Week 20 In Review – 2016

Events Related

  • Cybersecurity sleuths learn to think like hackers – www.cnet.com
    About 35 high-school students sit at neatly arranged rows of tables in the university’s gym. Another 115 college-level contestants surround the high schoolers. The room is pretty quiet, with only the occasional rattle from the New York subway tunnels below cutting into the hushed conversations.


  • Building an EmPyre with Python – www.harmj0y.net
    The PowerShell Empire code base is actually fairly language agnostic. The server essentially just handles key negotiation to stage a full script-based agent and provides a variety of language-specific post-exploitation modules.
  • Detecting ImageTragick with Burp Suite Pro – blog.silentsignal.eu
    After ImageTragick (CVE-2016–3714) was published, we immediately started thinking about detecting it with Burp, which we usually use for web application testing. Although collaborator would be a perfect fit, as image processing can happen out-of-band, there’s no official way to tap into that functionality from an extension.

Vendor / Software Patches


  • Clearing up some misconceptions around the “ImageTragick” bug – lcamtuf.blogspot.com
    The recent, highly publicized “ImageTragick” vulnerability had countless web developers scrambling to fix a remote code execution vector in ImageMagick – a popular bitmap manipulation tool commonly used to resize, transcode, or annotate user-supplied images on the Web.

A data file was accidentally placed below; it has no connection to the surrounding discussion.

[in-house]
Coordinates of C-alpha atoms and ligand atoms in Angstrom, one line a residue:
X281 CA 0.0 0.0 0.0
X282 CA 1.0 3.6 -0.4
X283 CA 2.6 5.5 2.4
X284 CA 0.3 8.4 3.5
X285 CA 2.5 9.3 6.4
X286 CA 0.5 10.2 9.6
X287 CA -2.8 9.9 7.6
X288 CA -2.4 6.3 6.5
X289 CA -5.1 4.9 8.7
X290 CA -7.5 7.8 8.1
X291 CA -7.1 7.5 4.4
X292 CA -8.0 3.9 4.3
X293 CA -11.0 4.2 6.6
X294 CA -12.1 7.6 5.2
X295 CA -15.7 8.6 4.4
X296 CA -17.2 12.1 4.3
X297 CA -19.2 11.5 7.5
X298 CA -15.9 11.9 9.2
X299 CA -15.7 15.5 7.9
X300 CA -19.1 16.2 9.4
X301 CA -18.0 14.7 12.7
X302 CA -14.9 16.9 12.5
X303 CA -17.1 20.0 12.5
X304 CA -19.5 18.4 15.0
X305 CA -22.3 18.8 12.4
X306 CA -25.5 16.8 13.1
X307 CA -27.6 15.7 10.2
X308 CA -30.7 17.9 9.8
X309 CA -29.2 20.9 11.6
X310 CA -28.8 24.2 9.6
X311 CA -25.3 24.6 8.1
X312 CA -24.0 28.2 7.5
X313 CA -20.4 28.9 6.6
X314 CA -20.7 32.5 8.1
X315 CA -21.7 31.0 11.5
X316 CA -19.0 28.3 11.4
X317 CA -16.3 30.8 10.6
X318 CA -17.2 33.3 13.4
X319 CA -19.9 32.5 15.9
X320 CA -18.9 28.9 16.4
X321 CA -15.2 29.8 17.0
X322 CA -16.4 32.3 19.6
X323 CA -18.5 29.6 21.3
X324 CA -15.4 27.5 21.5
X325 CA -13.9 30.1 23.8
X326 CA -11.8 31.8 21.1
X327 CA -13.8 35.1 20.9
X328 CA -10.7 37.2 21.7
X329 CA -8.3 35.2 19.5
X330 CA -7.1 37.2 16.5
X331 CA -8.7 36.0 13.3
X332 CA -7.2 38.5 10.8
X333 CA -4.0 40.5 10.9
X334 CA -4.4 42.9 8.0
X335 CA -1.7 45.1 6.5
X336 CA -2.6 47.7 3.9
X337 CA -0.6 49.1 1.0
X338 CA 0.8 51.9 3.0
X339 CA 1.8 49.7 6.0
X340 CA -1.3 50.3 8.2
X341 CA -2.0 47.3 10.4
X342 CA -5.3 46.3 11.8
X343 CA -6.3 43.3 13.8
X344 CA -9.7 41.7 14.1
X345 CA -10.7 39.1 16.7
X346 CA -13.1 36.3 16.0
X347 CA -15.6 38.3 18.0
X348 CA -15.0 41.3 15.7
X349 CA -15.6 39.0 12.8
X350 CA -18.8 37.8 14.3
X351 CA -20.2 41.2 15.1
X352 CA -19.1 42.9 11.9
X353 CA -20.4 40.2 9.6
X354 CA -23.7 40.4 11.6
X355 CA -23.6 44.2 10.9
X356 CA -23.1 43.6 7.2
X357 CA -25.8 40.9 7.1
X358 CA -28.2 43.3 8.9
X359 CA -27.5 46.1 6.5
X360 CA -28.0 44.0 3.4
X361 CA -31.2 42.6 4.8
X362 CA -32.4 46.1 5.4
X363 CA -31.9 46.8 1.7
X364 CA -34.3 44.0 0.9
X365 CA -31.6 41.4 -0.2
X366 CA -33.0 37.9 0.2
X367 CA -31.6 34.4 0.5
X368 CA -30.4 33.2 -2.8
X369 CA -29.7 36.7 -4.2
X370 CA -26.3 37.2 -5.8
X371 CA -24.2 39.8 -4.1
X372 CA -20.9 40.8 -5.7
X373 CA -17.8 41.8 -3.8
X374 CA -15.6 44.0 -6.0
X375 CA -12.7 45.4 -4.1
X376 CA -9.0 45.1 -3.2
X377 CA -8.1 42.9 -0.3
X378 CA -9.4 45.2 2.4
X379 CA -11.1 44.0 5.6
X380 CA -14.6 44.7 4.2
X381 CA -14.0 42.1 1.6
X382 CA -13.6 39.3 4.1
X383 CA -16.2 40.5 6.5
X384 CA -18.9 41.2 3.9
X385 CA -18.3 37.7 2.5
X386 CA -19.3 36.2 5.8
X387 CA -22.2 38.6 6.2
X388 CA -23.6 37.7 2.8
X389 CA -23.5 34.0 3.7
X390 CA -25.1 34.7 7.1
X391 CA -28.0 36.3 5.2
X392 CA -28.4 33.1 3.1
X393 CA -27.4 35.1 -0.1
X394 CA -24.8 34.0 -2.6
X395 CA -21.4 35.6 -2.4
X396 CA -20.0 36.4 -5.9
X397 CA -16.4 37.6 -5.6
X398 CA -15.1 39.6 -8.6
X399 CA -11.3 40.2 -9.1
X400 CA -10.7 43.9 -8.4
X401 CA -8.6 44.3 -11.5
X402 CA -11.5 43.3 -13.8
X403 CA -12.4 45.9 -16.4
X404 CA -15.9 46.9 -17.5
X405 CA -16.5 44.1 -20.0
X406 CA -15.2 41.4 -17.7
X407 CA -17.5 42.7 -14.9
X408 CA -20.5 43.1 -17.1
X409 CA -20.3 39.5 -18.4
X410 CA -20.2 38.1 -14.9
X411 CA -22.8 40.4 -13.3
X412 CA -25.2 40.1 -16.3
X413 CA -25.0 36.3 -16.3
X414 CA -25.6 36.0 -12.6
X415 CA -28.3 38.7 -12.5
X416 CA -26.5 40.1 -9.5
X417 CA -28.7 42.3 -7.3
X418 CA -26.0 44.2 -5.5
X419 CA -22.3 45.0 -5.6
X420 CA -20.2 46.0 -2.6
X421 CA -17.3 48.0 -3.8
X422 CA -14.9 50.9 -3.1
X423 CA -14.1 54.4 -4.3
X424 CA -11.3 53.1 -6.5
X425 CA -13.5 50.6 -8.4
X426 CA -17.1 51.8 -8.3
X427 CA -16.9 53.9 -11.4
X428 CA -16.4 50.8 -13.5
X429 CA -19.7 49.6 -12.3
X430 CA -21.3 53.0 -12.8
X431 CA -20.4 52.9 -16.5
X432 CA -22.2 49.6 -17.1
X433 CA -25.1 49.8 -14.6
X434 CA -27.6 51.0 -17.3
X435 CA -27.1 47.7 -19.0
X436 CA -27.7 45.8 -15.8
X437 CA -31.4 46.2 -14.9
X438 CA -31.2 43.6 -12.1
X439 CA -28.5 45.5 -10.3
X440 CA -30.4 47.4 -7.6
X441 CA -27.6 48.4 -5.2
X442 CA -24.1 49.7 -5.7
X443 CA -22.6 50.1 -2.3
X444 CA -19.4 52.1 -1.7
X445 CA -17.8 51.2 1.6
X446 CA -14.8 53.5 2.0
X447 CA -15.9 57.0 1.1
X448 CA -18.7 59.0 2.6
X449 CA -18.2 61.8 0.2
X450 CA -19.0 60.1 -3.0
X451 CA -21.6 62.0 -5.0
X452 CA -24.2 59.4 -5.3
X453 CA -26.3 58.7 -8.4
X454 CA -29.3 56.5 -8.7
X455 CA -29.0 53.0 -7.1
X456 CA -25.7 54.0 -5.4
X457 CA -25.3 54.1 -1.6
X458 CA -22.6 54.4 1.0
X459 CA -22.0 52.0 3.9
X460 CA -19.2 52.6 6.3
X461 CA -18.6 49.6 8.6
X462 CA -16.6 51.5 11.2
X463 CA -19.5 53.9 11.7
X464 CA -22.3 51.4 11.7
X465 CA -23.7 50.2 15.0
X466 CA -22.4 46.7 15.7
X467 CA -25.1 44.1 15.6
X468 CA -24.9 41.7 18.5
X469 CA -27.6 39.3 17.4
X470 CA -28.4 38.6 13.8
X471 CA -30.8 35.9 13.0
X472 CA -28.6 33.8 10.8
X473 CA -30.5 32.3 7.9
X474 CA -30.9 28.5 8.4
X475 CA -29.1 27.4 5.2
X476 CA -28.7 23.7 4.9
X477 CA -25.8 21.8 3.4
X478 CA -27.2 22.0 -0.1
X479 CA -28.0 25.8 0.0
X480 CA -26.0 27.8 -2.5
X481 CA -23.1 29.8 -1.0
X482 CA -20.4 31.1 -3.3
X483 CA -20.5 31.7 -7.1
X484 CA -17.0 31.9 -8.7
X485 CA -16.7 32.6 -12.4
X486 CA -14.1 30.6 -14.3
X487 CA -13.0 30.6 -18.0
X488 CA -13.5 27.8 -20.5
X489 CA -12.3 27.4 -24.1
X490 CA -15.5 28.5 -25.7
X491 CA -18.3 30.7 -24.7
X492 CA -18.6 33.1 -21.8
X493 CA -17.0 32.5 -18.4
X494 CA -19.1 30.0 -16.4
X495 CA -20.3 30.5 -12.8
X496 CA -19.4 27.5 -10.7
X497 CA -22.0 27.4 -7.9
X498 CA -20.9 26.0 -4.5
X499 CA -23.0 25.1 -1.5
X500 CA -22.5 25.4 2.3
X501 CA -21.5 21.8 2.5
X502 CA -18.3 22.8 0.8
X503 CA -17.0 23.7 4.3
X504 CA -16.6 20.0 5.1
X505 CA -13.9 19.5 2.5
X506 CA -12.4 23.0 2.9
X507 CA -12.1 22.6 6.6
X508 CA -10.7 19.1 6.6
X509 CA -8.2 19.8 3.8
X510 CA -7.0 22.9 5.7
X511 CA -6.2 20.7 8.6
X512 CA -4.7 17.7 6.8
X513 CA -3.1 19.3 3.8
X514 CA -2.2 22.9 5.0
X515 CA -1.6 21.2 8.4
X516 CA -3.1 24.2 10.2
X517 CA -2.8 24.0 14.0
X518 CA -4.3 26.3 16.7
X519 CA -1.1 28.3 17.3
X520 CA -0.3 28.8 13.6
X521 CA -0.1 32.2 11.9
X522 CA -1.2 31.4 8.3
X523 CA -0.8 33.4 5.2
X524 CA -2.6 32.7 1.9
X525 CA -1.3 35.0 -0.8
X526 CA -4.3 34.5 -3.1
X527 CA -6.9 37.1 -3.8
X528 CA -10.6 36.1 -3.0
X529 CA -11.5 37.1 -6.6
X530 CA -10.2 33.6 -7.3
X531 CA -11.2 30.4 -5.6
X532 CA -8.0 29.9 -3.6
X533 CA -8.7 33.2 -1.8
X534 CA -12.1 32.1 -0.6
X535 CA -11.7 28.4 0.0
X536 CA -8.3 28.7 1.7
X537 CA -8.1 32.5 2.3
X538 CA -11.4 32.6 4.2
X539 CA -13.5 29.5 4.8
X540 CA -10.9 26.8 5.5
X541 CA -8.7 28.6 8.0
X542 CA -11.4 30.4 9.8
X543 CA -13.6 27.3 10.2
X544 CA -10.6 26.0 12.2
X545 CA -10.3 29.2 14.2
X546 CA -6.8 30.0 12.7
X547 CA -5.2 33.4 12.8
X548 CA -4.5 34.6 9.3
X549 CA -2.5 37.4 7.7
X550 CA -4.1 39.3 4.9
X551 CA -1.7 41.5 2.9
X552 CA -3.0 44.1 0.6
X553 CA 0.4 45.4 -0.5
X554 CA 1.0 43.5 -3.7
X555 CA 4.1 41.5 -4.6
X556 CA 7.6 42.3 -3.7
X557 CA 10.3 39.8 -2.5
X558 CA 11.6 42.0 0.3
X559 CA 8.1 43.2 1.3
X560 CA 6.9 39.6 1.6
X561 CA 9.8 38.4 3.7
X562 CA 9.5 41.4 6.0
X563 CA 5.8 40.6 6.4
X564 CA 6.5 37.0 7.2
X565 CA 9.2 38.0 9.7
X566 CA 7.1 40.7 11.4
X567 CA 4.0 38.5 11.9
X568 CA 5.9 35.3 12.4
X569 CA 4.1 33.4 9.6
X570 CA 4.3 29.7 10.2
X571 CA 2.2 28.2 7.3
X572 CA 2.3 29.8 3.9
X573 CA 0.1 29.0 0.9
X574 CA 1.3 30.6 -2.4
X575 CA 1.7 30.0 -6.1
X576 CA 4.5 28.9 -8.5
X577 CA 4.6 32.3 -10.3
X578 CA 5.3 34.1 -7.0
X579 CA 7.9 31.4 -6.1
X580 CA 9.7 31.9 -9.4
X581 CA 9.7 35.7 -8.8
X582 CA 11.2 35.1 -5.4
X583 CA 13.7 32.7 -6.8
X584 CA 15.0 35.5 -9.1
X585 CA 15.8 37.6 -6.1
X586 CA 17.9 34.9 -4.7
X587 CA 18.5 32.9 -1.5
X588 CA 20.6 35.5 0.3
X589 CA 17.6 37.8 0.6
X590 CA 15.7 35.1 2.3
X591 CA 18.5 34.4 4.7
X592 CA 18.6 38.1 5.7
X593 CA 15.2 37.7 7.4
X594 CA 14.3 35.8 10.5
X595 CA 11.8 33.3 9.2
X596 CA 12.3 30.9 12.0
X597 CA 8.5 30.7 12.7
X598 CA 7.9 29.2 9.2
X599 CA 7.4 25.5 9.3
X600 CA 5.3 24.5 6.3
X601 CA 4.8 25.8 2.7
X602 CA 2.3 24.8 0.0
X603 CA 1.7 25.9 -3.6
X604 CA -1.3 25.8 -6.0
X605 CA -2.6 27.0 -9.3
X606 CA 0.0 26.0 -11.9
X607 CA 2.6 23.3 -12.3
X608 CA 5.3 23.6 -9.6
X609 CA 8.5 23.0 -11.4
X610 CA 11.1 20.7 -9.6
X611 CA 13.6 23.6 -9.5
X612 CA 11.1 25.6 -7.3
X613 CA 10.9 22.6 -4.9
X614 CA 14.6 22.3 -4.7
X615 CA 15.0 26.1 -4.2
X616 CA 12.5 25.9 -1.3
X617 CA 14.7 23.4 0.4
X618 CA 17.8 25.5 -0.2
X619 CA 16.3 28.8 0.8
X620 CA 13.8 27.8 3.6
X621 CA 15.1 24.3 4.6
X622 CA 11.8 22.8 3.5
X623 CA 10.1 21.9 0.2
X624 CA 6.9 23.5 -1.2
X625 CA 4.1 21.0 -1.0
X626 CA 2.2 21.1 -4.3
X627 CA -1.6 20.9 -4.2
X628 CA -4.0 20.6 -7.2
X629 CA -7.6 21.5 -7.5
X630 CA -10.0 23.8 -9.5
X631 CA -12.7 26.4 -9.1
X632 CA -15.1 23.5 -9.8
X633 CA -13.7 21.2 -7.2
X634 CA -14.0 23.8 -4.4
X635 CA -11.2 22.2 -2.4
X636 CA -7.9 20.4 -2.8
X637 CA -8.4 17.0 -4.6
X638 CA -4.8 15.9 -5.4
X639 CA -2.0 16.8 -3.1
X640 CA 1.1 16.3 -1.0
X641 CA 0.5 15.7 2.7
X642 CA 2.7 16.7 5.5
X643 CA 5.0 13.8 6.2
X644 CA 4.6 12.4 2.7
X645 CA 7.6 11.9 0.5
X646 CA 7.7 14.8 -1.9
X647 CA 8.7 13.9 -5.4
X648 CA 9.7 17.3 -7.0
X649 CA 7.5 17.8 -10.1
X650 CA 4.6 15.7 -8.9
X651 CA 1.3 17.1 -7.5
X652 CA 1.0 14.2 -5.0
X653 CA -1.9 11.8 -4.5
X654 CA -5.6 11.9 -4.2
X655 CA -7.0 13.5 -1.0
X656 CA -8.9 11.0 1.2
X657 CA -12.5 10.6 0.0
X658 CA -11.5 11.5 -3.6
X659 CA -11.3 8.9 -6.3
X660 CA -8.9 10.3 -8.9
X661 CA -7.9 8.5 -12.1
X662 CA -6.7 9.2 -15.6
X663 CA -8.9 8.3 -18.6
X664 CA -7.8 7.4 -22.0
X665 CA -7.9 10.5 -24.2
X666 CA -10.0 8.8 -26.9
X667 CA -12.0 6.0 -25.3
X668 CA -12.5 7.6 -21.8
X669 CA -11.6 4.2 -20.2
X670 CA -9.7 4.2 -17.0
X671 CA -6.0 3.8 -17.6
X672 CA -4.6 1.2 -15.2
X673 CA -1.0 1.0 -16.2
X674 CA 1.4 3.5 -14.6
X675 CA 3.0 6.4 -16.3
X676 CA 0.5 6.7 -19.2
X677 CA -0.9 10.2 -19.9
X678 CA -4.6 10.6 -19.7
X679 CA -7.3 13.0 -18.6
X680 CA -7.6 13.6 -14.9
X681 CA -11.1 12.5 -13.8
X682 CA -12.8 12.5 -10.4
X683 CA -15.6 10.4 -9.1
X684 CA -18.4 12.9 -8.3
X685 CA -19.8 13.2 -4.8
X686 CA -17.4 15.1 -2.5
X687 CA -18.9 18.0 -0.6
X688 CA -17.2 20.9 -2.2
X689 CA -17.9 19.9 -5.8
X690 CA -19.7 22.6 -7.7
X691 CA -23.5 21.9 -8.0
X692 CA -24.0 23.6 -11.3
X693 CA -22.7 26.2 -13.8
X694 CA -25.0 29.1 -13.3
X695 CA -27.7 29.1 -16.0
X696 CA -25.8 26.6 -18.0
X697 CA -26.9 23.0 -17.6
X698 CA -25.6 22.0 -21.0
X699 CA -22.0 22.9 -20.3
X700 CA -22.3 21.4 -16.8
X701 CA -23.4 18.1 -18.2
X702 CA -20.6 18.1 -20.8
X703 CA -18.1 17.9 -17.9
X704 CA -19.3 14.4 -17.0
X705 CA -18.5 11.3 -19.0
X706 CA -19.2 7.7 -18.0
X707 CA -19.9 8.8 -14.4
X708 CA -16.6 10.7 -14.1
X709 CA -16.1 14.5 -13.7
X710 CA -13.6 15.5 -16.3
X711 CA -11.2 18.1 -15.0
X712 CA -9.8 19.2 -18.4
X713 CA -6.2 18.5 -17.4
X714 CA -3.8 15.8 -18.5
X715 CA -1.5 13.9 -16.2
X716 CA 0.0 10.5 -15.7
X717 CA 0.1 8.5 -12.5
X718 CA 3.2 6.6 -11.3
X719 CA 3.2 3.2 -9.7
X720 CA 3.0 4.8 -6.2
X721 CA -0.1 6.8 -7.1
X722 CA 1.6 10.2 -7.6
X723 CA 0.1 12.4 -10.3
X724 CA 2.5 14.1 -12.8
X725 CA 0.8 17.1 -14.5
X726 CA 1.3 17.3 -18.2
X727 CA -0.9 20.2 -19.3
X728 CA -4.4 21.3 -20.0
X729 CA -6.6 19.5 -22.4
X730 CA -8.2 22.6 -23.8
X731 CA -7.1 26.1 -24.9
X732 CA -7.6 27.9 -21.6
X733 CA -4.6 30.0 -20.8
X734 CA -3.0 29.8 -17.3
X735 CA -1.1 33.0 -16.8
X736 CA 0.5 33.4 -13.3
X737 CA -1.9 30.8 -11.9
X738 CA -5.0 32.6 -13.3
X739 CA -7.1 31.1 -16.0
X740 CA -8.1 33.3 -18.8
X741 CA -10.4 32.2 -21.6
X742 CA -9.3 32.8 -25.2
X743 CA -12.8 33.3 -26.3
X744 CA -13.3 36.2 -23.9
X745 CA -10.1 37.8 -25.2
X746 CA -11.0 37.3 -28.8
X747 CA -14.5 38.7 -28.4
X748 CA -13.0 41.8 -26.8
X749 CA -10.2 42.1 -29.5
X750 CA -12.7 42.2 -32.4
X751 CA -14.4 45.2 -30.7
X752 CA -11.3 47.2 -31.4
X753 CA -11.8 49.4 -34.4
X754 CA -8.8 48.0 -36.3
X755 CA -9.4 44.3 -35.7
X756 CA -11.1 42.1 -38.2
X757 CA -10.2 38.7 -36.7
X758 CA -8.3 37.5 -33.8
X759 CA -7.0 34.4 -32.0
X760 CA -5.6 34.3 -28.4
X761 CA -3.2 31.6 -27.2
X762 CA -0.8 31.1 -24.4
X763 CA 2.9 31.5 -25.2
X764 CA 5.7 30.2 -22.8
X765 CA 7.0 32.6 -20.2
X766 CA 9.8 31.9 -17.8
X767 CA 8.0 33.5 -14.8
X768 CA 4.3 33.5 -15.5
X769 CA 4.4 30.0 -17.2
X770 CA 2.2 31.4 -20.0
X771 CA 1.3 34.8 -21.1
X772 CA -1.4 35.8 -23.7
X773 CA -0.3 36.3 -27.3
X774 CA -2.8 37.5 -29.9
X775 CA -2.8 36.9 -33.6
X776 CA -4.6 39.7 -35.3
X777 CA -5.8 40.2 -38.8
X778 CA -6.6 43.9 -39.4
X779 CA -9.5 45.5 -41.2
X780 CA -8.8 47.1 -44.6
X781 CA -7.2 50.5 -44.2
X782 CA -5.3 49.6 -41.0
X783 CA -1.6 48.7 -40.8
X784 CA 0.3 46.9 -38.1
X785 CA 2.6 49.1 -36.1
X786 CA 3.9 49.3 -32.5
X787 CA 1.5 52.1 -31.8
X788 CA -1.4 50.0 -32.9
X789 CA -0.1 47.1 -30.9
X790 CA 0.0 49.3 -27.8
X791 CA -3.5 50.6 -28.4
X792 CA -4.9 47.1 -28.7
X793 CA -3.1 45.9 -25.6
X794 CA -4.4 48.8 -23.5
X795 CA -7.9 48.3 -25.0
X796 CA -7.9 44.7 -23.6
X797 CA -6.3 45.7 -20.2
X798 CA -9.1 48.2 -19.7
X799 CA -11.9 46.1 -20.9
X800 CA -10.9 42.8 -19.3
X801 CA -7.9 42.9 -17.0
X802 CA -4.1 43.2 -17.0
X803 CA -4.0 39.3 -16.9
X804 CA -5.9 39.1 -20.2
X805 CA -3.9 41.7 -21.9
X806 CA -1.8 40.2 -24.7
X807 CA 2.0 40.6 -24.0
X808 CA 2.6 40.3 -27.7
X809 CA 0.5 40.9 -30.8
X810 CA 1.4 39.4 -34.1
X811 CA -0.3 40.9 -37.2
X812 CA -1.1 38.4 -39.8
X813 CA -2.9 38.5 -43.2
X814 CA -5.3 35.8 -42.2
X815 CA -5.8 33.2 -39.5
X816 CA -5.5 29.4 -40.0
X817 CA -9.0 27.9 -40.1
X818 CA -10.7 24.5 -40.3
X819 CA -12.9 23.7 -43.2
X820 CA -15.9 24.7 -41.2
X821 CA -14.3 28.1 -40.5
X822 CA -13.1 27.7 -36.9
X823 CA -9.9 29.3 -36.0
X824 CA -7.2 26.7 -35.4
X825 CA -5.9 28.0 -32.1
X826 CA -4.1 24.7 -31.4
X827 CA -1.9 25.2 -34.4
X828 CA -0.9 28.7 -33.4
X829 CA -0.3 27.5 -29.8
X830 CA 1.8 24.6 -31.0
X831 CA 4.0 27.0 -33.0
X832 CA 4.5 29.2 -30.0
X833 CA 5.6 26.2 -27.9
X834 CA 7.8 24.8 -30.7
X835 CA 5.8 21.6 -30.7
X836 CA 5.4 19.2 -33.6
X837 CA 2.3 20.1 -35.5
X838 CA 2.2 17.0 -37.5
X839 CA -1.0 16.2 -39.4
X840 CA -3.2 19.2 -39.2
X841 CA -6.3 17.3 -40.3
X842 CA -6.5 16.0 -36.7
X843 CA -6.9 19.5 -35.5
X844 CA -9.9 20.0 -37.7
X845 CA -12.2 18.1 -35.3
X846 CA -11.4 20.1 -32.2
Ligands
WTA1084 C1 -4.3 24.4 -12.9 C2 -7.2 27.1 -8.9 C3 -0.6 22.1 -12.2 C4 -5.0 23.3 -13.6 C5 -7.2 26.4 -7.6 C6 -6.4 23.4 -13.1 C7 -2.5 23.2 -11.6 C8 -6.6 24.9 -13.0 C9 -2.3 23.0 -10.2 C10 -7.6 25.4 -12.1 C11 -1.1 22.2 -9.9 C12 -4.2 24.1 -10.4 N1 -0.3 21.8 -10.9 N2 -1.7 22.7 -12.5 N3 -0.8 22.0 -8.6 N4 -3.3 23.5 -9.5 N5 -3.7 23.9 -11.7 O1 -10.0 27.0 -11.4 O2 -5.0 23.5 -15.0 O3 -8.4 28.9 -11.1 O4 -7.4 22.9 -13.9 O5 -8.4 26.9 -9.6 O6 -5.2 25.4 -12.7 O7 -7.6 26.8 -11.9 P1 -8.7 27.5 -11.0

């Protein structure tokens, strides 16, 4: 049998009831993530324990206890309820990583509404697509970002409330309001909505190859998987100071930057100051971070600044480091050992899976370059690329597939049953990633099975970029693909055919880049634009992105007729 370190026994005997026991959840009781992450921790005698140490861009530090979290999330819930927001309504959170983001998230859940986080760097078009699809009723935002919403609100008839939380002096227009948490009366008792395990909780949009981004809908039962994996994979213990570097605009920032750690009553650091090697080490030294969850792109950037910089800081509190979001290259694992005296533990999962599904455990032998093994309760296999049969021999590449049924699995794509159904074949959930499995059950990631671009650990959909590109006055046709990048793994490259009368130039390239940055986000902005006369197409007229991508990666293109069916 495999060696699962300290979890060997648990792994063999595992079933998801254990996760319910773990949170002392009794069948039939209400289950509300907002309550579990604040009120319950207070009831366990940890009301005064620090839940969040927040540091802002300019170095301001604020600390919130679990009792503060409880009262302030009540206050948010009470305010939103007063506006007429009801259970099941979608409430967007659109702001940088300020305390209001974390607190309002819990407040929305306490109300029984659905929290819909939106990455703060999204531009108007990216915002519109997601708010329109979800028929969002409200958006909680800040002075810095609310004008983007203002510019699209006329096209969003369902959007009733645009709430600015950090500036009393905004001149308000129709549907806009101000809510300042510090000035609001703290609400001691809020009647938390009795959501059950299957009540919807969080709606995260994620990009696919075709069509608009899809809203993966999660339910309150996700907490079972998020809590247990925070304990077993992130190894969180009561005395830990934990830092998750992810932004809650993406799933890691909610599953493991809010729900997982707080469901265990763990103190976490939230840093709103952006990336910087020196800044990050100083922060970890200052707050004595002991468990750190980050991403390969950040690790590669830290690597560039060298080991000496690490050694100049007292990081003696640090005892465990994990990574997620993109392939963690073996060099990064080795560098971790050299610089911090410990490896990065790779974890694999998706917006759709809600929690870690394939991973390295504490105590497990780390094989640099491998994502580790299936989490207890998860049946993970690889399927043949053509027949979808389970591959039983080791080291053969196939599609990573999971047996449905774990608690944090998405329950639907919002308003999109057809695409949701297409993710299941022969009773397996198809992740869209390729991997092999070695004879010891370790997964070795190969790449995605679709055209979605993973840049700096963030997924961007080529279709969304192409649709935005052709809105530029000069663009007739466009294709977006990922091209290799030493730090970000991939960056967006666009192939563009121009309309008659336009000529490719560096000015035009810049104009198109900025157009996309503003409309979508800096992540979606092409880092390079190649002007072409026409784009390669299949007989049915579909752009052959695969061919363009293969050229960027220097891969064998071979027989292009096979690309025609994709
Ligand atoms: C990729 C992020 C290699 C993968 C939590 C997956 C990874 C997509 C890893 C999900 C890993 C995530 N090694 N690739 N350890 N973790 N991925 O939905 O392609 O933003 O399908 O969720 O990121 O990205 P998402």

• Severe 7-Zip vulnerabilities cause top security, software tools patch panic – www.zdnet.com
    7-Zip is an open-source file archiver and decompressor which is used in a range of utilities and applications which also includes AES-256 encryption options. Not only is 7-Zip used by thousands of consumers, but a number of technology companies and developers also implement the system in their own tools and software.

Other News

  • Yubikey – plus.google.com
    I must, sadly, withdraw my endorsement of yubikey 4 devices (and perhaps all newer yubikeys), as apparently Yubico has replaced all open-source components that made yubikey NEOs so awesome with proprietary closed-source code in Yubikey 4s.

One Comment

  1. Week 20 In Review – 2016 – sec.uno May 16, 2016 at 11:21 am

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